Sunday, 23 May 2010

Punting Psychology

Continuing from the last post, and the favourite-longshot bias, just why should it be that even if it doesn't make financial sense to do so, people continue to support the underdog?

The conclusion of studies appears to be that it's not simply because we get some special pleasure from playing the horses at 100/1; it's because we tend to overestimate the long shots' chances.

This bias might be explained by a tendency that behavioral economists have labeled the "availability heuristic": We make judgments about probability based on whatever data spring most easily to mind. The examples you remember are the ones that influence your beliefs. If you've just watched hours of footage about 9/11, for example, you might think you're more likely to die in a terrorist attack than in a car accident.
A study by the Broadcasting Standards Council found that Crimewatch UK increased the fear of crime in over half of its respondents, and a third said it made them feel "afraid".

We are apparently quite easily influenced. A few years ago, a graduate student named Nadav Goldschmied invited students to read a fake newspaper article about an upcoming rugby match. According to the article, odds makers had given one of the teams just a 30 percent chance of victory. When asked to make their own predictions, the students were more optimistic. Instead of pegging the underdog's odds at 30 percent, they guessed it was more like 41 percent. If the article specifically referred to the disadvantaged team as an "underdog," the effect was even stronger, with the students pegging the chance of victory at 44 percent.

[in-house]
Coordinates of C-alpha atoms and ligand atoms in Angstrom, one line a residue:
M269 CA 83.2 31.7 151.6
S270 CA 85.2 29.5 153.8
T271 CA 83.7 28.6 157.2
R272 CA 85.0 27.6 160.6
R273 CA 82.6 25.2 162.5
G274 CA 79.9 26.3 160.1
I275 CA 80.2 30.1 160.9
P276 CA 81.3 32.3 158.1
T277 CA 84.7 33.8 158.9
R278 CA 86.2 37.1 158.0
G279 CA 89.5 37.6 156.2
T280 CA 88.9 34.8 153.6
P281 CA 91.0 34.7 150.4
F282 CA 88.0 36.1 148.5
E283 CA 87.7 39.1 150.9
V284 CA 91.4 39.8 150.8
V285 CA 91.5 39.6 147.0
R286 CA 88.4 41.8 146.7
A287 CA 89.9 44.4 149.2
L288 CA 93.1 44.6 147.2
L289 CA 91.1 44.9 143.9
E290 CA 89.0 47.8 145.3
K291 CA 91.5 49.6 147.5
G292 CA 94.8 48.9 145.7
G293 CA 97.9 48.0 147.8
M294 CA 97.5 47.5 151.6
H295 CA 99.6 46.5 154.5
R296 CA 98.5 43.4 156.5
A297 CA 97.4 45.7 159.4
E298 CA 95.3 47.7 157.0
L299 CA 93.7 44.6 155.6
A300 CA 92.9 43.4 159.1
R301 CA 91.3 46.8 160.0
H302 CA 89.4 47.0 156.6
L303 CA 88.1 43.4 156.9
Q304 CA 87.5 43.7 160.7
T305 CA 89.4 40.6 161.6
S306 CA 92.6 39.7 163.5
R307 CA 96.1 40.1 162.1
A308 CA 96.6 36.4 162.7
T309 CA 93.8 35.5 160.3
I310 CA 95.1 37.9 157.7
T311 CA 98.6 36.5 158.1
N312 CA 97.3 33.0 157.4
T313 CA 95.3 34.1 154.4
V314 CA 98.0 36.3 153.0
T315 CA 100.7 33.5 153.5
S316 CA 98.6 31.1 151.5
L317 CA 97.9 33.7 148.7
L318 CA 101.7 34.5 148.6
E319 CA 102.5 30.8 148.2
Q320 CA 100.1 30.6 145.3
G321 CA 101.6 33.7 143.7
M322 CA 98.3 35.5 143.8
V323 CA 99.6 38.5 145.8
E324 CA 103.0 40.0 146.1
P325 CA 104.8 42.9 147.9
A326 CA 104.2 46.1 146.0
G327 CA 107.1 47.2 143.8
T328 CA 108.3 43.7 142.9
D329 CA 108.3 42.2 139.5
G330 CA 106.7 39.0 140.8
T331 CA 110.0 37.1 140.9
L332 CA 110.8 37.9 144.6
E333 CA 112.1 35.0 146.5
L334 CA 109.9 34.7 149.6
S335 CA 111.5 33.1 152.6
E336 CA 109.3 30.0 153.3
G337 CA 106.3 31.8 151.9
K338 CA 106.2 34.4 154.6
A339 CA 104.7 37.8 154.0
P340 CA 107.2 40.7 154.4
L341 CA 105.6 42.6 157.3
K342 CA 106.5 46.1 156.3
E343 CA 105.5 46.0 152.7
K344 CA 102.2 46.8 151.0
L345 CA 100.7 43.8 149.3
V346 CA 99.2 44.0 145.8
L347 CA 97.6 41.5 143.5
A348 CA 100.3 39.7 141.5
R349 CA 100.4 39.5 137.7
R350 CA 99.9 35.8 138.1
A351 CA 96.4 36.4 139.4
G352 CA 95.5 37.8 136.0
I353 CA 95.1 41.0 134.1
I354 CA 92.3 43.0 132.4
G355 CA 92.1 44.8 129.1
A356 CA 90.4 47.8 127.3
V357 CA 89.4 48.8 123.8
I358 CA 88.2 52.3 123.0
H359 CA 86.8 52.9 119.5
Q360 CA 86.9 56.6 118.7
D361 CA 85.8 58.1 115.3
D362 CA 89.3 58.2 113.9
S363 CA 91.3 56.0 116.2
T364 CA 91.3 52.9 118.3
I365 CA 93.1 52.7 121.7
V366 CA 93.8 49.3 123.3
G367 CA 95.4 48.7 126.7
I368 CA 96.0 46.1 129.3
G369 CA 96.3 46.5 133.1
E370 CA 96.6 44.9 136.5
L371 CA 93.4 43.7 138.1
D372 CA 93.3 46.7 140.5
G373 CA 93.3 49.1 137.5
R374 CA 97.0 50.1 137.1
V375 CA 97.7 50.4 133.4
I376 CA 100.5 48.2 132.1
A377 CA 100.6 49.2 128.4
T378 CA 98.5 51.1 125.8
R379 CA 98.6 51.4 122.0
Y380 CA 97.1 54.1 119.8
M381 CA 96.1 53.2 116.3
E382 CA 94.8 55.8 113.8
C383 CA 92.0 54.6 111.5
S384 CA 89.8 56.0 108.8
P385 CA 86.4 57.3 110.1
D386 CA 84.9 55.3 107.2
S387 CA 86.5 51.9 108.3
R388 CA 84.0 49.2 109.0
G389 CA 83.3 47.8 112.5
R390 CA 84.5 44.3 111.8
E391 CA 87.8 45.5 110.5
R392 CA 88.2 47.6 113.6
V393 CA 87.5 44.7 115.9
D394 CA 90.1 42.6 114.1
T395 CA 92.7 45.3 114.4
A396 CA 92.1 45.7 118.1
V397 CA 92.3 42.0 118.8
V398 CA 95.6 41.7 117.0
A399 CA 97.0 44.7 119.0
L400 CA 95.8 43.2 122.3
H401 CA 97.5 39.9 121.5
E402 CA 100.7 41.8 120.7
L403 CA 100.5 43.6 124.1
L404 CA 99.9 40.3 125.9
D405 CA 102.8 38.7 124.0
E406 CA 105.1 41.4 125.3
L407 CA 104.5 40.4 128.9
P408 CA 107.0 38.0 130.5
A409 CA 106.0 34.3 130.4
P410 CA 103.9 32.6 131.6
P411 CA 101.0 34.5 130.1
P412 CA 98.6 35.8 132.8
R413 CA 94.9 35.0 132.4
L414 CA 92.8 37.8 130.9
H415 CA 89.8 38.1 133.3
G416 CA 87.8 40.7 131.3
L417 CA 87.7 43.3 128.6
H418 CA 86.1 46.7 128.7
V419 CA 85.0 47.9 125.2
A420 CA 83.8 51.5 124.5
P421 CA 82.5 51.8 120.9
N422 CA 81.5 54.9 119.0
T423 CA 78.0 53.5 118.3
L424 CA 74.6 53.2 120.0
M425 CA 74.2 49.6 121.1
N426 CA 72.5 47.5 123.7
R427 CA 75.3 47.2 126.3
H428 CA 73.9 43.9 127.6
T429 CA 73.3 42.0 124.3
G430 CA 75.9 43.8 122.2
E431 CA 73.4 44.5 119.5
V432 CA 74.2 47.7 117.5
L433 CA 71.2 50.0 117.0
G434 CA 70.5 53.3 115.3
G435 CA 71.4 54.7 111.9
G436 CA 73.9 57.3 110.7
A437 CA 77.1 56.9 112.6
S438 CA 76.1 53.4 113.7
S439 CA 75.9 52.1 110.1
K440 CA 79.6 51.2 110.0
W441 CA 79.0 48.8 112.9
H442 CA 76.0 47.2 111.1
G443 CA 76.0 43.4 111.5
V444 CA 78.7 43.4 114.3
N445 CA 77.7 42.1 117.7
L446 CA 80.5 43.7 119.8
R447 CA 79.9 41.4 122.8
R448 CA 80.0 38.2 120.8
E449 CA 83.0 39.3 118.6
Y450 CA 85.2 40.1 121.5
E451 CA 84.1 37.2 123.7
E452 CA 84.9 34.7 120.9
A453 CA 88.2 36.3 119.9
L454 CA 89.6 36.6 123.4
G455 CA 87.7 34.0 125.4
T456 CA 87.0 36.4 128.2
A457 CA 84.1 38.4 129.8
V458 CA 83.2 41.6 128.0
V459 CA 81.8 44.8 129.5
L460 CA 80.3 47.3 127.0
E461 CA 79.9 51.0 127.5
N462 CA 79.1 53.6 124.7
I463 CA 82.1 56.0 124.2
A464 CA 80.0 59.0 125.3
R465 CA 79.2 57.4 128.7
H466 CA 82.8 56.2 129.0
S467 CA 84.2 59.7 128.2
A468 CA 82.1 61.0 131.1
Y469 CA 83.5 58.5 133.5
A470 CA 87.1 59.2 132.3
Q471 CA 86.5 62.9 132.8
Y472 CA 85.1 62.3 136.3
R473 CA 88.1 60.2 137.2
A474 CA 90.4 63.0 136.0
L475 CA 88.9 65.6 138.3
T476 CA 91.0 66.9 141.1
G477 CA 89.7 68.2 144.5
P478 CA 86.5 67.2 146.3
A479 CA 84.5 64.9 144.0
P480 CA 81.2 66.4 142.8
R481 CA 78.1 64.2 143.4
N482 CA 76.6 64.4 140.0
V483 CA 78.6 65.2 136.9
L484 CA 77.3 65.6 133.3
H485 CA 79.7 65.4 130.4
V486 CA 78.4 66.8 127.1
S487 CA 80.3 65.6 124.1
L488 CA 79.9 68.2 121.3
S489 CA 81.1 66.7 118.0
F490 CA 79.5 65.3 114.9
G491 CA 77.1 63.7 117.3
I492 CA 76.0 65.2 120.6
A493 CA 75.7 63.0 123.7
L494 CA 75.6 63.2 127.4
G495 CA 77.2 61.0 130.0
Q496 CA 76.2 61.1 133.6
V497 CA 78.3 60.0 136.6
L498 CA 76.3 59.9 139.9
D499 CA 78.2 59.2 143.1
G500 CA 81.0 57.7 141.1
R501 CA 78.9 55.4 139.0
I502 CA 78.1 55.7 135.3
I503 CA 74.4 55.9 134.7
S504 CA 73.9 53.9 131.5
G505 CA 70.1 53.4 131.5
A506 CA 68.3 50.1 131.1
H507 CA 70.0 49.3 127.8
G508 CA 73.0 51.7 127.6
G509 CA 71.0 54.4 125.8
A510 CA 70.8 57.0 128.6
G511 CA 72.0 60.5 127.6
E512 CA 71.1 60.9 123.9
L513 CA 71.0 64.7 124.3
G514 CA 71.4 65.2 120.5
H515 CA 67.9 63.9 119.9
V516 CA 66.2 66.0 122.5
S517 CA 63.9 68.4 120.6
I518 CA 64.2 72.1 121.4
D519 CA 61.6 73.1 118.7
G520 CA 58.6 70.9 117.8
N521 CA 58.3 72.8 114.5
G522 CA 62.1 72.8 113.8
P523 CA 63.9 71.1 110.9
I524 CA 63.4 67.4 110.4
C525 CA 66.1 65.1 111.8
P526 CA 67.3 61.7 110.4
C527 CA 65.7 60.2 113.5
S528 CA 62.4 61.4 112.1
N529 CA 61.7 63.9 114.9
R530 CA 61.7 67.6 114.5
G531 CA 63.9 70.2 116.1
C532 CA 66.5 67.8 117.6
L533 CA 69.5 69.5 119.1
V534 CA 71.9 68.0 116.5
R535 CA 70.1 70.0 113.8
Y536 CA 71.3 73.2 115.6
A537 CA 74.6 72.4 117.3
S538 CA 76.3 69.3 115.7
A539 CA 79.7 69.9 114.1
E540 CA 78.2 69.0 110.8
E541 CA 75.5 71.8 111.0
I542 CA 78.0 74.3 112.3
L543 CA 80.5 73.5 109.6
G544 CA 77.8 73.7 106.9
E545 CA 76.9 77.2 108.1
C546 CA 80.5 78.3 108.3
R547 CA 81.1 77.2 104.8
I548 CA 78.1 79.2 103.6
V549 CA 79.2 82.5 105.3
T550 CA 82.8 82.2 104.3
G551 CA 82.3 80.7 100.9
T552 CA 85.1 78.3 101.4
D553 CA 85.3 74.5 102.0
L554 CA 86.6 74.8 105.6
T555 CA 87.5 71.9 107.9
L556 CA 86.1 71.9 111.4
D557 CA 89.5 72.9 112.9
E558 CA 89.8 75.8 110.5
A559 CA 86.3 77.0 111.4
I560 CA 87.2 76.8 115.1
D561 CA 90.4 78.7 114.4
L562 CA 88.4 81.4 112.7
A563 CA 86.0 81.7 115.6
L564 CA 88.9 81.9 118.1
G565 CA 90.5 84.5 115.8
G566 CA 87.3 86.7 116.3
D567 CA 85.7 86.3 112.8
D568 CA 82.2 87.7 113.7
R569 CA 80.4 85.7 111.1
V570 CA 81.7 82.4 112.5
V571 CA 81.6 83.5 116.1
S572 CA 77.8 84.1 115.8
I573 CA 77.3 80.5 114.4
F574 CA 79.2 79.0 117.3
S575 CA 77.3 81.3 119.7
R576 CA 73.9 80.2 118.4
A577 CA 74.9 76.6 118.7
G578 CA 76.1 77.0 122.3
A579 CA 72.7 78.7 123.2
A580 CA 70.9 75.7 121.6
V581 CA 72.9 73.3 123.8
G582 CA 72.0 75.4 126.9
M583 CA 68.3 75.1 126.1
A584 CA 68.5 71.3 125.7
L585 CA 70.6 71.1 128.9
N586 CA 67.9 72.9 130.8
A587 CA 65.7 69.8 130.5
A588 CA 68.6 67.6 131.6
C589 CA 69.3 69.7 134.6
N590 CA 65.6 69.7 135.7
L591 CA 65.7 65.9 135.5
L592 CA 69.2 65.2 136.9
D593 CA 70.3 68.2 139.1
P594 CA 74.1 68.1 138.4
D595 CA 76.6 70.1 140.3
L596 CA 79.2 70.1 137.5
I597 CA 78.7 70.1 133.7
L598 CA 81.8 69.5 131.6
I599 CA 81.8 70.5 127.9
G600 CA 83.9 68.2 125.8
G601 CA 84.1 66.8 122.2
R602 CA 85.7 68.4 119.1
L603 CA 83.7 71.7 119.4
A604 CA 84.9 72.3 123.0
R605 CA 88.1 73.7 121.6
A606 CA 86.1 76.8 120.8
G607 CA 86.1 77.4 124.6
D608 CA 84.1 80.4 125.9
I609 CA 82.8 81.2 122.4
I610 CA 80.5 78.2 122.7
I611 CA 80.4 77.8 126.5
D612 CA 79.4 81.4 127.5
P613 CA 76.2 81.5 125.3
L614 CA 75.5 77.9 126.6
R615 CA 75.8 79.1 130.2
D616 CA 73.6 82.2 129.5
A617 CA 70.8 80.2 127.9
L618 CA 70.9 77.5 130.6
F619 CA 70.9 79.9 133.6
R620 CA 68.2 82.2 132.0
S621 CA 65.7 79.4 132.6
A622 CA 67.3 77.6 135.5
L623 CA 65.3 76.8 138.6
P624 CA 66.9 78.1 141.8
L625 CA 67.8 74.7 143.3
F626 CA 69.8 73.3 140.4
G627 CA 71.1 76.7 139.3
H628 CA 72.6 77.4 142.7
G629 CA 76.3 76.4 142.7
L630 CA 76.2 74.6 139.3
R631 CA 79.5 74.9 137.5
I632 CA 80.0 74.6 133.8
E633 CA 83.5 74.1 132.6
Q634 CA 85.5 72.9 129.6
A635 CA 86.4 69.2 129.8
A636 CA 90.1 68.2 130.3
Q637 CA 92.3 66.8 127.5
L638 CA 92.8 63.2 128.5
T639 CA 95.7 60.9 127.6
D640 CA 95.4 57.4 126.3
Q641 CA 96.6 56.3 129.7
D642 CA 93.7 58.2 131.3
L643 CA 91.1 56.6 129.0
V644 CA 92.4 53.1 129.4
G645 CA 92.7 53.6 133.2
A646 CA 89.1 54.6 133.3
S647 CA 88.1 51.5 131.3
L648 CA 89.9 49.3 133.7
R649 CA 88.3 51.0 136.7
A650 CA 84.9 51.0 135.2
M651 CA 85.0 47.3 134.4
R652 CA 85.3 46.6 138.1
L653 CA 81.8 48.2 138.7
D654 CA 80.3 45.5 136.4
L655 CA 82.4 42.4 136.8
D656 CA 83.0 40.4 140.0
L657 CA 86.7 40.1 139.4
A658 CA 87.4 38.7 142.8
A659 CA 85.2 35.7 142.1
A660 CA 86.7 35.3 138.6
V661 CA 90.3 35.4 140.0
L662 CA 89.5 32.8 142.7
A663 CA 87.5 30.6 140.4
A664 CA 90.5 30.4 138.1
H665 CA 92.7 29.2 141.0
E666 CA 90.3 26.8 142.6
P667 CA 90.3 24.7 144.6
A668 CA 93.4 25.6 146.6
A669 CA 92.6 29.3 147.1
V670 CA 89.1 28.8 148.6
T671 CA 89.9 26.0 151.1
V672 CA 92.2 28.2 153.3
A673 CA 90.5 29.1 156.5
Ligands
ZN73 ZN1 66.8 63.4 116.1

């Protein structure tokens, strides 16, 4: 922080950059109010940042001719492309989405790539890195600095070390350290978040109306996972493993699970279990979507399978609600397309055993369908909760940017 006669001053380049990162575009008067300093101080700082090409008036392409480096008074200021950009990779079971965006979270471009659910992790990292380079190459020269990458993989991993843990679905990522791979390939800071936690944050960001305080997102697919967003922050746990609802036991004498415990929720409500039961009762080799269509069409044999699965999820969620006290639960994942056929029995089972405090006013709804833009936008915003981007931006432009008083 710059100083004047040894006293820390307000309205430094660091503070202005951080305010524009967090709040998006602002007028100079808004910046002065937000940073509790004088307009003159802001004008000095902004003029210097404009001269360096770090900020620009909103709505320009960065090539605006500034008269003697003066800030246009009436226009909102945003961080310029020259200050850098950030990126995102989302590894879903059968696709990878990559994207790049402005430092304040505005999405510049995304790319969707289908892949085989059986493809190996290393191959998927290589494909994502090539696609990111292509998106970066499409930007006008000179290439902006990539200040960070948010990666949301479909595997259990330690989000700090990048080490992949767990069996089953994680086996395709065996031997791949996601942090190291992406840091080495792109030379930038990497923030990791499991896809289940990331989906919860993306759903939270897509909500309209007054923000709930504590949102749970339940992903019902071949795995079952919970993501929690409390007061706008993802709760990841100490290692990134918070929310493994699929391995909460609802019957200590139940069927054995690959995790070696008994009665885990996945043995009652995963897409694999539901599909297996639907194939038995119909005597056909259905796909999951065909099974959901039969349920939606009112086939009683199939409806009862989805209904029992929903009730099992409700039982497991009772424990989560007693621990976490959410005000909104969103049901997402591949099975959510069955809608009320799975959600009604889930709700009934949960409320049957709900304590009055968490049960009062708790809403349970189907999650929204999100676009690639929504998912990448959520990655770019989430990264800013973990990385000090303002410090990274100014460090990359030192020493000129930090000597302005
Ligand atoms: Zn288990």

Goldschmied repeated the experiment twice more, replacing the rugby teams with mayoral candidates and then a pair of businesses competing for a contract. In each case, the results were the same: The mere act of labeling one side as an underdog made the students think they were more likely to win.

1 comment:

Anonymous said...

I think the favourite-longshot bias study's a bit irrelevant if we look at things in terms of Betfair odds. Whilst we still have some overround to contend with it's no where near the bookmakers 1% or so per runner. Pre betfair, bookmakers would typically price the non hopers around 66/1 whereas now you'll be seeing plenty at 1000.

We're also now faced with amateur layers willing to push prices up due things like liquidity, the desperation to get filled etc. I'm sure when someone runs a similar study in years to come, based on Betfair odds, that bias may be level or if anything show a positive bias towards the outsiders